Adapter classes – Java Basics #37

Not all action listeners are so easy to handle (according to last two posts). Clicking a button is easy to handle but you should check other things in your program. For instance, we should check if user closes a frame to prevent losing data. You can see this in action in almost all text editors. When user closes the window, JFrame object emits a special event, called WindowsEvent. Adapter classes will help us handle that.


In order to make this work we need to add object which implements WindowsListener interface to our frame:

That was easy.

listener object needs to implement WindowListener interface, which looks like that:

That means that we have to write at least seven methods in listener object’s class because WindowsListener is an interface. Obviously, we rarely will need all of them. For example, if we need to use windowsClosed and windowsIconified methods, then we probably would write down all seven methods, but only those two would do anything. Of course, it’s not very efficient way to create your applications. The code gets messy and ugly which is bad. Adapter classes may help us with it.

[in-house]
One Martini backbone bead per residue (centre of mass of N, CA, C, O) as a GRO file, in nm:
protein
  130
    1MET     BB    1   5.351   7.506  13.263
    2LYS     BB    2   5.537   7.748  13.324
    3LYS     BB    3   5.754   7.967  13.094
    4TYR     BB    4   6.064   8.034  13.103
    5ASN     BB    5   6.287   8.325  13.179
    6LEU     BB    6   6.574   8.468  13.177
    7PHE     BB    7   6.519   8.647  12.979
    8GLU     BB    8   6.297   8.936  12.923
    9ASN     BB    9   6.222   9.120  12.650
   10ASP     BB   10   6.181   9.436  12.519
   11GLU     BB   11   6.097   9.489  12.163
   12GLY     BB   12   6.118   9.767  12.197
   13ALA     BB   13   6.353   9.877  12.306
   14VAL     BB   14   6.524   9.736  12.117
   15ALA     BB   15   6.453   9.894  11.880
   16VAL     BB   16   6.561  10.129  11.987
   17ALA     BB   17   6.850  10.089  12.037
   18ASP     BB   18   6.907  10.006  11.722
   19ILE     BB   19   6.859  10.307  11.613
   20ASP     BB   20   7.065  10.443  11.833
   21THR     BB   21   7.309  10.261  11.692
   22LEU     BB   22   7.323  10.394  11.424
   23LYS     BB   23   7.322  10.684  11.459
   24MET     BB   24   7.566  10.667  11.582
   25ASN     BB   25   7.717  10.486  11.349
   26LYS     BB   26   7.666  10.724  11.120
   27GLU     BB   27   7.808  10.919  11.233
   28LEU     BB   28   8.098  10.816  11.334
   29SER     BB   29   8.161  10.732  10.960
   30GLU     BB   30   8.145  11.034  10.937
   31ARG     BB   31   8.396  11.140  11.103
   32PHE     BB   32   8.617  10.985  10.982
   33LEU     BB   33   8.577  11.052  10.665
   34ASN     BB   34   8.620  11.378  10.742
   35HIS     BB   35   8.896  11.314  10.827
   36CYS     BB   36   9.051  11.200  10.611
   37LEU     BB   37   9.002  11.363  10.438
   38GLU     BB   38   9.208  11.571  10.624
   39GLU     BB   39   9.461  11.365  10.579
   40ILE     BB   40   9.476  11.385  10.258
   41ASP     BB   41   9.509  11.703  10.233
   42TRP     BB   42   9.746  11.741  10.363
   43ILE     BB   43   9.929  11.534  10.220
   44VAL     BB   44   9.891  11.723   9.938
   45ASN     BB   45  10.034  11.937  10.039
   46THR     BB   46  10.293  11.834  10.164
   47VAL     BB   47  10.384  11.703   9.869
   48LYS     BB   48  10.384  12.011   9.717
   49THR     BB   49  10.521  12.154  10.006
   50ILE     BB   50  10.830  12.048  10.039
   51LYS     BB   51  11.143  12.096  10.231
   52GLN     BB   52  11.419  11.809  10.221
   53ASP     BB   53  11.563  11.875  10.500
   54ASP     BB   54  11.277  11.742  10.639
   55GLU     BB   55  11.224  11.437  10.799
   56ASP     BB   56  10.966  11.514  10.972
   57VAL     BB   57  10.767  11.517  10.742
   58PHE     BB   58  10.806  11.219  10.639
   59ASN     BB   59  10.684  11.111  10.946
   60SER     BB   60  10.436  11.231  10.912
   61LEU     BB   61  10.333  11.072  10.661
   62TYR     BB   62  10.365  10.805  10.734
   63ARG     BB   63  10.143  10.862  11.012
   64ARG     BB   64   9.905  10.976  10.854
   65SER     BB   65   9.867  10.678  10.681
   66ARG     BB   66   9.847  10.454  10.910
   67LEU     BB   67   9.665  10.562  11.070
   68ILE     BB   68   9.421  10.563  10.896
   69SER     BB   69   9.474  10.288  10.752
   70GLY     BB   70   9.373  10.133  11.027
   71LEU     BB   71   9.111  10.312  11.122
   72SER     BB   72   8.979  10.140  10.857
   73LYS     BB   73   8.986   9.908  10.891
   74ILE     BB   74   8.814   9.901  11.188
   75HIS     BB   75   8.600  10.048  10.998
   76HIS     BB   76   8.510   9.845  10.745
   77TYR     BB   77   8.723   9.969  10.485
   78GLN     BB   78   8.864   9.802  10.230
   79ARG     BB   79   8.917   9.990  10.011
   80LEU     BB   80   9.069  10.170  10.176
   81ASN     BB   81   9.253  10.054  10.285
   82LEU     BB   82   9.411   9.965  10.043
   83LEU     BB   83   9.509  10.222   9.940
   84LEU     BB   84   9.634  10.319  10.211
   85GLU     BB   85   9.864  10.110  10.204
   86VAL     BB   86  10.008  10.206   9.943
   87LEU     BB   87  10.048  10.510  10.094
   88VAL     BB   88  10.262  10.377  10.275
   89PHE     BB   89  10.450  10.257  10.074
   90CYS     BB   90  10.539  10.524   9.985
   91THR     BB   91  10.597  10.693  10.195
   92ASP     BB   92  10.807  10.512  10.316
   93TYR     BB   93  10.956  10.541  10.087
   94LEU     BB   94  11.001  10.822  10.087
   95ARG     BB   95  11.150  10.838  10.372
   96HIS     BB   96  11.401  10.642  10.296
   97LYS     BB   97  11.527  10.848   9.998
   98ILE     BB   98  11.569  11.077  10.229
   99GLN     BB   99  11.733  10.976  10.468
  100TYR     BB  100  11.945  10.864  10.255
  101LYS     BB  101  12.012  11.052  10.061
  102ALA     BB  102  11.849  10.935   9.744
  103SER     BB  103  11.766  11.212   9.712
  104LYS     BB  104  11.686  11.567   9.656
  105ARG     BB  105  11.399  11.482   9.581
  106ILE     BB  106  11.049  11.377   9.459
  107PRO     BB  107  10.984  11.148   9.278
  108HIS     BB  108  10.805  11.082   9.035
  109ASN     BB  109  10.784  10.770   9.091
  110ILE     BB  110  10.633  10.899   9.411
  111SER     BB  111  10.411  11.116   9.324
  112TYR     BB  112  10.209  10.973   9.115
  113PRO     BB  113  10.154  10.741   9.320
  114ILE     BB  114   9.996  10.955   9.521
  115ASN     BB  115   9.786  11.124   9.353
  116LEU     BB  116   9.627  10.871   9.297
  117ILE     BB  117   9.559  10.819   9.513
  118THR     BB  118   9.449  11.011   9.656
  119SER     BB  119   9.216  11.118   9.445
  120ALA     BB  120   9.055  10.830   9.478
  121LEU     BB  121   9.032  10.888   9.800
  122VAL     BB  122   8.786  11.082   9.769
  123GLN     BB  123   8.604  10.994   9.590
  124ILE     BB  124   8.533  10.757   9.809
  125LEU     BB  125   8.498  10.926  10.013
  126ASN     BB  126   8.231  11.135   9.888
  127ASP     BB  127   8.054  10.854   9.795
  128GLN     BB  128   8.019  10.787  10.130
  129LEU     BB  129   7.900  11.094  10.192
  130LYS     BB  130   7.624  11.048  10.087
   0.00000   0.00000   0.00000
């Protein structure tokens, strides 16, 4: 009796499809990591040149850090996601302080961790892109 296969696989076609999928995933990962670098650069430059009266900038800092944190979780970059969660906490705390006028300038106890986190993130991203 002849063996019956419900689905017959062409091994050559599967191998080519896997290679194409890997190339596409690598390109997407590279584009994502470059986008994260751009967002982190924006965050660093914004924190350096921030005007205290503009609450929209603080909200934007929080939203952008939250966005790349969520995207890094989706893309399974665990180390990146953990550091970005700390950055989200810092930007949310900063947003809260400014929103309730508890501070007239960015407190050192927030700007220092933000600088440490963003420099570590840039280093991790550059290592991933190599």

Adapter classes in use

Let’s build up a simple class that extends WindowsAdapter and write a windowsClosing method there:

Now you can add AdapterClass to the frame:

The windowClosing¬†method has been “obscured“. Now, you don’t have to write all seven methods. Although, keep in mind that if you misspend the method name, this whole thing won’t work. For example, if you write windowOppened instead of windowOpened¬†the method won’t work and, unfortunately, compiler won’t tell you that.


If you can create object and apply it to frame, then why not just create object in frame. Java’s OOP allows that:

As well as anonymous nested class: